Cylinders of depleted uranium hexafluoride

Cylinders of depleted uranium hexafluoride (Image: U.S. Dept. of Energy)

Radioactive Nuclear Waste:  The August and November issues of The Columbus Free Press had articles about the dangerous nature of the depleted uranium hexafluoride (DUF6) radioactive waste – contaminated with plutonium – at the Portsmouth Nuclear Site in Piketon, OH, and at the Paducah Nuclear Site in Kentucky.  This waste was generated from the gaseous diffusion uranium enrichment process that went on at the two sites for the better part of 50 years, starting in the 1950s and ending in 2001 at Portsmouth and continuing until 2013 at Paducah. Uranium was first enriched at both sites for nuclear bombs, then later for nuclear power generation.  The enrichment process separates the one percent of fissionable (able to generate a nuclear reaction) uranium isotope from the bulk of the uranium.  

Corroding Cylinders: Chemical reactivity is causing the cylinders that hold the DUF6 to rust and leak. Many of the corroded cylinders are over 60 years old. There are over 24,000 of these 14-ton cylinders at Portsmouth and 40,000 at Paducah.

Conversion Facilities:  Because DUF6 is highly chemically reactive as well as radioactive, Conversion facilities were built at the two sites to remove the fluorine from the uranium. The Conversion facilities were built by the U.S. Dept. of Energy (DOE) at a cost of over a billion dollars. With no explanation, both of these facilities stopped operations in the spring of 2015 and have been idled for over a year and a half.

Waste Becomes a “Resource”:  On Nov. 10, 2016, the Dept. of Energy announced an agreement to sell the waste DUF6 to GE-Hitachi Global Laser Enrichment (GLE) over a 40-year period. Is this why there has been no hurry to get the conversion process operating? The plan is to re-enrich the DUF6 at Paducah with a never-before-used laser technology. DOE is planning to ship at least some of the Portsmouth cylinders to Paducah. GLE will finance, construct, own and operate the Paducah Laser Enrichment Facility (PLEF). According to the DOE, the $1 billion facility “could” create 800 to 1,200 jobs with “zero carbon energy.” Zero carbon is a flat-out falsehood, since nuclear power has a large carbon footprint all through the nuclear fuel cycle, from mining to waste storage. While the nuclear chain reaction itself produces no carbon, it produces a far more dangerous product, high-level radioactive nuclear waste.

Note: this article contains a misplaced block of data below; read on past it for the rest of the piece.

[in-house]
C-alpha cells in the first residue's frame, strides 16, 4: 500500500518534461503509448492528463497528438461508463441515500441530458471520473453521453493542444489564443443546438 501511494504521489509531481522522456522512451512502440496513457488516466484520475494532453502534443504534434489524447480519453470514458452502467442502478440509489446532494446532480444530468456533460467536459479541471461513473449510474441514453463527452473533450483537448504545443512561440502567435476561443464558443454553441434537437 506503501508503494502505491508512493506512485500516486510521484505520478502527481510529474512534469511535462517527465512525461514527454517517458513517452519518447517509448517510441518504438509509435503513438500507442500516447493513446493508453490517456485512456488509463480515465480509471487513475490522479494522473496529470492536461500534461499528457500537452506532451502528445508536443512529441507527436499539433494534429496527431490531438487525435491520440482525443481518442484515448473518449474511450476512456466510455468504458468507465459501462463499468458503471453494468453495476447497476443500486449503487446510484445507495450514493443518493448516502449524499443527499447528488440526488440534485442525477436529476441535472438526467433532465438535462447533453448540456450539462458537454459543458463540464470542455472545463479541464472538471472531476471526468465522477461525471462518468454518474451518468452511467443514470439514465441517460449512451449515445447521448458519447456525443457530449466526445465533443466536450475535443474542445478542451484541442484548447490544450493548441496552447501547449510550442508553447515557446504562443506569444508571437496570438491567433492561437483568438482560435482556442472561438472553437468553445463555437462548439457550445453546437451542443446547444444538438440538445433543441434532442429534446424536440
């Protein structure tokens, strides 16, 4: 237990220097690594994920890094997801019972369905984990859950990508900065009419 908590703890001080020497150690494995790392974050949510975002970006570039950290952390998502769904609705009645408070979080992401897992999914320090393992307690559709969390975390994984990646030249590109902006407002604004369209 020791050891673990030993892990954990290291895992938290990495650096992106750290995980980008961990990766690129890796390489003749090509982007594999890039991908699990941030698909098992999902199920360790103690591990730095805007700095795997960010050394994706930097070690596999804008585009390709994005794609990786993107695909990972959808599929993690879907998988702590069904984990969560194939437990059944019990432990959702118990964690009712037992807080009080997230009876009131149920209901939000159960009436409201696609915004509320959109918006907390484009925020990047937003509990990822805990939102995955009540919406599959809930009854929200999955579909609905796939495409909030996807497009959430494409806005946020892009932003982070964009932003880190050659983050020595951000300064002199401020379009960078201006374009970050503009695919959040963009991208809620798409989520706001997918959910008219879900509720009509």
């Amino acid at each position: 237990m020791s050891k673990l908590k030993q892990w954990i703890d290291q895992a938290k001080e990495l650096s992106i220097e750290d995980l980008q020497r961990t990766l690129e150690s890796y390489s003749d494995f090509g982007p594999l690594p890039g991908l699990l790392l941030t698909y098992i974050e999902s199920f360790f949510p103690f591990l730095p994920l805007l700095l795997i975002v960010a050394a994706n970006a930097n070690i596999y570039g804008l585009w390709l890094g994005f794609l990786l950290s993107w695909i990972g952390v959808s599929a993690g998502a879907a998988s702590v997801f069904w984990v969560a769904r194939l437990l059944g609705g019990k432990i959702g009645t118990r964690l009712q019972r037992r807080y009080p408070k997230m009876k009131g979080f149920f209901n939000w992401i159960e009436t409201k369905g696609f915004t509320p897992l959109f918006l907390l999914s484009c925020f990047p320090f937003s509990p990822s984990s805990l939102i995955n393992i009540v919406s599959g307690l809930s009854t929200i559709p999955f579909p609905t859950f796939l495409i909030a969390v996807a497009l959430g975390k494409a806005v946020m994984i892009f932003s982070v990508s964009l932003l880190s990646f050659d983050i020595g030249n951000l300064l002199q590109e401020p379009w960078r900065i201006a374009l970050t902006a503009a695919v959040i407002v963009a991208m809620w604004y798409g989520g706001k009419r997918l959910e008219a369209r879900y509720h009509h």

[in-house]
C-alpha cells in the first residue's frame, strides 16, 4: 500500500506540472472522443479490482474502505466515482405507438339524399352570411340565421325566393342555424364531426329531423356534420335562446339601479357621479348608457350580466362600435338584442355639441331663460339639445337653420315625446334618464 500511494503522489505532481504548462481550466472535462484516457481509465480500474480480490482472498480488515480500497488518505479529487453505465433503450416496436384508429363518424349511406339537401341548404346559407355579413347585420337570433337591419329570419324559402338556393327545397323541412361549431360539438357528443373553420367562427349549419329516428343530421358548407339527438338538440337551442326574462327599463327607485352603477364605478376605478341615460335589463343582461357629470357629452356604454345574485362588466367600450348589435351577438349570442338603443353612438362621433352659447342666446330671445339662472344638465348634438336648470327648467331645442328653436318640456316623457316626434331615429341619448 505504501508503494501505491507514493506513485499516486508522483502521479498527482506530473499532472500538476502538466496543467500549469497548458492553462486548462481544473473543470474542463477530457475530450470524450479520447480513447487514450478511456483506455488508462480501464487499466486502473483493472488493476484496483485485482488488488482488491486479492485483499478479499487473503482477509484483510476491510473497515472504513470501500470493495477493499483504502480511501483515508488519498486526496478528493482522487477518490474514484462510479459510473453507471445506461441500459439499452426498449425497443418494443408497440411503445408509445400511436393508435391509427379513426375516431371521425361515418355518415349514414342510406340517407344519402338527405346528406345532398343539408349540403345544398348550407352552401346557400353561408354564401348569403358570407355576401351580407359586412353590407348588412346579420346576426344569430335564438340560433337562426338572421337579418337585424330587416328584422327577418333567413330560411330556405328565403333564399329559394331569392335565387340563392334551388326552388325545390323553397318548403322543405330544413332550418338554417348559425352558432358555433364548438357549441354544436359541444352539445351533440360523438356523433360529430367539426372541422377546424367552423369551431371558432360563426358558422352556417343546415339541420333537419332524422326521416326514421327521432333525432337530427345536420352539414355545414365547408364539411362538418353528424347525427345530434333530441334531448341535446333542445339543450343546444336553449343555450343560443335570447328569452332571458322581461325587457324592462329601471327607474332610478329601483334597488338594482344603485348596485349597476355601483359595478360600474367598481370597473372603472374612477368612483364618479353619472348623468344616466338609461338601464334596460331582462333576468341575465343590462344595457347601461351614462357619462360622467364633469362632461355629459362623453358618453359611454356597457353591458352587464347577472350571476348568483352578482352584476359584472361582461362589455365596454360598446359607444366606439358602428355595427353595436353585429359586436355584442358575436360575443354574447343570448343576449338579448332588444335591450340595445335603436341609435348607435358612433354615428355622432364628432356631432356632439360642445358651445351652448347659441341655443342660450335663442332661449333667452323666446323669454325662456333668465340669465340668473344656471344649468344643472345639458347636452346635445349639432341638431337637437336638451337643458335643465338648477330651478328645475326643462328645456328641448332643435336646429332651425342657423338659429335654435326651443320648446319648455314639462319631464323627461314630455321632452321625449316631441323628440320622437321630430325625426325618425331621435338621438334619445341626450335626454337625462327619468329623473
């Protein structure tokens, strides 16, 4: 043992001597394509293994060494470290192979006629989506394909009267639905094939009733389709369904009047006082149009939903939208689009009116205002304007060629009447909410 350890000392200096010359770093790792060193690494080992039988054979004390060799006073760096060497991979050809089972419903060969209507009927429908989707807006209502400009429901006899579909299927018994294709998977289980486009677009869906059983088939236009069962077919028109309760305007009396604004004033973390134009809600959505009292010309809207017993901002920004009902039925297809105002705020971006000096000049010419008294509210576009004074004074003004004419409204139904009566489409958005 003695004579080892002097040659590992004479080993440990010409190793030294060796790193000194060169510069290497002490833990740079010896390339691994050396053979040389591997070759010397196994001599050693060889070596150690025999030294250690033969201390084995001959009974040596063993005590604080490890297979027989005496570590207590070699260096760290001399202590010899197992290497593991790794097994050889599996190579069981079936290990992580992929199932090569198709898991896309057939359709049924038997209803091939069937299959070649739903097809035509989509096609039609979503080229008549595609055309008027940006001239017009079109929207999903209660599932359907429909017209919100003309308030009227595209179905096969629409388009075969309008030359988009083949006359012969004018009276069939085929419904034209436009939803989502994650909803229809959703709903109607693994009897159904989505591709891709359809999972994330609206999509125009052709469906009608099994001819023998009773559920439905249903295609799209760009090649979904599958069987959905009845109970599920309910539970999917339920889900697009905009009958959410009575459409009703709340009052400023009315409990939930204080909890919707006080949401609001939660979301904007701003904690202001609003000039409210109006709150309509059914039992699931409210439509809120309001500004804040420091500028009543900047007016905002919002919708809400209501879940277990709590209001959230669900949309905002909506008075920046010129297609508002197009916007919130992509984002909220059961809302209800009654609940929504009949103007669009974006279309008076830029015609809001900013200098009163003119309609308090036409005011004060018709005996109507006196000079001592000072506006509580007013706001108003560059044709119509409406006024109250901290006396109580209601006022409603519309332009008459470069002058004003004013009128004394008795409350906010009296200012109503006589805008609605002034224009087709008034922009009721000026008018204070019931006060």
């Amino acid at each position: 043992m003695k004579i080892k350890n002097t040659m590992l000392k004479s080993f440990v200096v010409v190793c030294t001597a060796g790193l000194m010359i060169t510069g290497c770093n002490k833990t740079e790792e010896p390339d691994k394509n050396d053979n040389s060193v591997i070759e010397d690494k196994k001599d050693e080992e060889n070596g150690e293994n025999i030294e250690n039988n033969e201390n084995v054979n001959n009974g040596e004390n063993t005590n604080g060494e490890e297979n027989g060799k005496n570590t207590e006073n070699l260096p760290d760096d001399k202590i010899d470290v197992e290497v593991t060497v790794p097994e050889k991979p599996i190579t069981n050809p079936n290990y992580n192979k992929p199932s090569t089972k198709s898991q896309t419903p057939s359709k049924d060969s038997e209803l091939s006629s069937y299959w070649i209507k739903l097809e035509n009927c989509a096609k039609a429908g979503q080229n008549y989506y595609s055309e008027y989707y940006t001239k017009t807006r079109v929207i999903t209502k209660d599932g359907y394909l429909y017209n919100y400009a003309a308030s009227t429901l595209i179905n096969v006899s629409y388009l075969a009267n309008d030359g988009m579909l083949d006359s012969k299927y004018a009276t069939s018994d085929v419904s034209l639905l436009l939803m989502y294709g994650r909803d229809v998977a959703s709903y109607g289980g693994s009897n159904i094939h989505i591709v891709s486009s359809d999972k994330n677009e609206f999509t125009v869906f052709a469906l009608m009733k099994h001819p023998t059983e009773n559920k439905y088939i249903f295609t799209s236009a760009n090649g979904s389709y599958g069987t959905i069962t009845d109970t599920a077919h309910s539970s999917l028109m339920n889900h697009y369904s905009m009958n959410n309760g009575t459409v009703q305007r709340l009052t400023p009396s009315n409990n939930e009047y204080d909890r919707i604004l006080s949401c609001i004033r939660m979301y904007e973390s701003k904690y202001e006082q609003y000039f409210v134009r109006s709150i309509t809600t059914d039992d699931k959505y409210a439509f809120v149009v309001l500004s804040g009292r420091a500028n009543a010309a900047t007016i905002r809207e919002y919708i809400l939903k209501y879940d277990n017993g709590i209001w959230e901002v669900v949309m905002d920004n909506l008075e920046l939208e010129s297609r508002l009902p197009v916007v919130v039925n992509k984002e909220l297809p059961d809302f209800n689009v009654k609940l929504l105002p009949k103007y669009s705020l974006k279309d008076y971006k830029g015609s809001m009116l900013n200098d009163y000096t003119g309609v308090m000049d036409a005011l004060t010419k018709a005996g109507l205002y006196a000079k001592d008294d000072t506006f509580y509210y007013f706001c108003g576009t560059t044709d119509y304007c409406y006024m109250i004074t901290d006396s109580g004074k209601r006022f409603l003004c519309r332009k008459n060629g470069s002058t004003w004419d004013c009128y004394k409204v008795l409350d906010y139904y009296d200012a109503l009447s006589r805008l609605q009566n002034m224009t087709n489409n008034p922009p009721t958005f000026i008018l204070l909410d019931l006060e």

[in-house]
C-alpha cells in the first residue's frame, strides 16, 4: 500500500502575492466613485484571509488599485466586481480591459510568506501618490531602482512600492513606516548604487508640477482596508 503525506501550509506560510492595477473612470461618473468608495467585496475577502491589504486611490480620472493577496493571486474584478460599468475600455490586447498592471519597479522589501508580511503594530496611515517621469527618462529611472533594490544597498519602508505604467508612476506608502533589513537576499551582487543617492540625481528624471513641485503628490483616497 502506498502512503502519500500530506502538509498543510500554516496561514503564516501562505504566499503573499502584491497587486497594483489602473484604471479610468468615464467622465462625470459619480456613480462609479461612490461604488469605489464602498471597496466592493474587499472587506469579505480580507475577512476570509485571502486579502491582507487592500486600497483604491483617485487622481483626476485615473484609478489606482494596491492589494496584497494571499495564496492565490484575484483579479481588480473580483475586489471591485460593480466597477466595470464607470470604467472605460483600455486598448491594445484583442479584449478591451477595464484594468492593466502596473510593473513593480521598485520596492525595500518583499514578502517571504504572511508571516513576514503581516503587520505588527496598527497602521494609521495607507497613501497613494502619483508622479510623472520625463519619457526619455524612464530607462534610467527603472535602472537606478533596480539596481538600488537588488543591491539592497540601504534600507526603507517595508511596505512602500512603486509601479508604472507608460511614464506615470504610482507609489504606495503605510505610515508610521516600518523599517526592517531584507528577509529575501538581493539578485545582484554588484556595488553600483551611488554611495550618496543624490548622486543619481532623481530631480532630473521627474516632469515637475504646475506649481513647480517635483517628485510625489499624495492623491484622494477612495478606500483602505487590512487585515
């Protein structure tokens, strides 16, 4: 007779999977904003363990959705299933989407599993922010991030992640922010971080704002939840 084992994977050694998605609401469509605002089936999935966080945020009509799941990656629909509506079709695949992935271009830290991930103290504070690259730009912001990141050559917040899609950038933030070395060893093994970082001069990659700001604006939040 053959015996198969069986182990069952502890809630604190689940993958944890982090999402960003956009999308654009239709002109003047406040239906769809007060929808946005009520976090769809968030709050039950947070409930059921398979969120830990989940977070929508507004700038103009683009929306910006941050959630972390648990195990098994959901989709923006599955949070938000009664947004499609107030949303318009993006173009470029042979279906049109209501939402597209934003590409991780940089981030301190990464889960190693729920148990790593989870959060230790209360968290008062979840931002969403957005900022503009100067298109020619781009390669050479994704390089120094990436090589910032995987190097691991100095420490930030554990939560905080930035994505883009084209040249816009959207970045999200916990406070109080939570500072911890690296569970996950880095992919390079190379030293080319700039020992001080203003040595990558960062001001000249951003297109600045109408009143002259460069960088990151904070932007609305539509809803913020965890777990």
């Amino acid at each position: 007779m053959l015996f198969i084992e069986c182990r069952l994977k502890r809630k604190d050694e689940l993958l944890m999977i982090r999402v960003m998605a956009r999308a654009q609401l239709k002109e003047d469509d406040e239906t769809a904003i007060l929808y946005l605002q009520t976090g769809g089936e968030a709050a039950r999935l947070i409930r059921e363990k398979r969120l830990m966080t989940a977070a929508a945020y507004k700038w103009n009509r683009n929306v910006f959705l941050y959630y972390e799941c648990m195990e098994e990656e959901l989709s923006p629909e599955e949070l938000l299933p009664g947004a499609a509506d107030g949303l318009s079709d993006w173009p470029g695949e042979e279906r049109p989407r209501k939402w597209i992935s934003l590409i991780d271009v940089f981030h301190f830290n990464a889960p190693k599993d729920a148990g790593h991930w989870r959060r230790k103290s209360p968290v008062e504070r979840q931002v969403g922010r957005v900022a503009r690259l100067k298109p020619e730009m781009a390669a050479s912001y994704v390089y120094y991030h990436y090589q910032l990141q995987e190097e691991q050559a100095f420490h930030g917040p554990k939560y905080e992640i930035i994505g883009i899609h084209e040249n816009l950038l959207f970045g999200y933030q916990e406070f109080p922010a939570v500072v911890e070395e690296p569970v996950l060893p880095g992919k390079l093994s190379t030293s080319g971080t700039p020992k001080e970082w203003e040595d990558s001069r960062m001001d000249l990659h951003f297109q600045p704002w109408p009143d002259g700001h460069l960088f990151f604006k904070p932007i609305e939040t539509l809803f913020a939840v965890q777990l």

Laser Enrichment and Nuclear Weapons Proliferation: Previous enrichment processes using diffusion and later centrifuges required massive buildings that generated large amounts of heat, easily detectable by satellite. The enrichment buildings at Portsmouth cover 93 acres under roof. In contrast, a laser enrichment facility will be the size of small building and give off only ordinary amounts of heat. This means that a nation that steals or independently invents laser enrichment technology can do so without being detected. Such a facility could be build underground. The laser process, like other enrichment, can be used to make nuclear bombs. The fact that one nation has this technology will undoubtedly spur other nations to develop laser enrichment. Remember the “aluminum tubes” that looked like centrifuges that were shipped to Iraq? That was enough to cause the U.S. to attack that nation.

Quietly Greasing the Skids:  For a number of years, the DOE has been making plans under the radar to get laser enrichment at Paducah. In March of 2014 the Kentucky Dept. of Fish & Wildlife Resources voted to turn 665 acres of the West Kentucky Wildlife Management Area over to GLE. This area is next to the Paducah facility. Kentucky politicians have fallen for the notion of “jobs.” In April of 2016 GE & Hitachi said they would exit GLE. This was likely a way to better the negotiations with DOE for the DUF6, since they obviously are not exiting.   

Future for the Conversion Facilities? DOE continues to waste taxpayer money by paying hundreds of millions to the Conversion plant operators for not operating the conversion facilities at Portsmouth and Paducah.  In September of 2016, DOE announced the award of a contract to Mid-America Conversion Services, LLC for the operation of the DUF6 Conversion Facilities at Paducah and Portsmouth. The contract is for $319 million for 5 years starting in the first quarter of 2017. No date has been set for restarting the facilities.  How soon will the over-1,000 cylinders that are currently damaged and leaking be converted? As the cylinders are sold to GLE, GLE will then own the DUF6 tailings. There is as yet no answer as to who will be responsible for running GLE’s re-enriched DUF6 through conversion when GLE is finished with it.    



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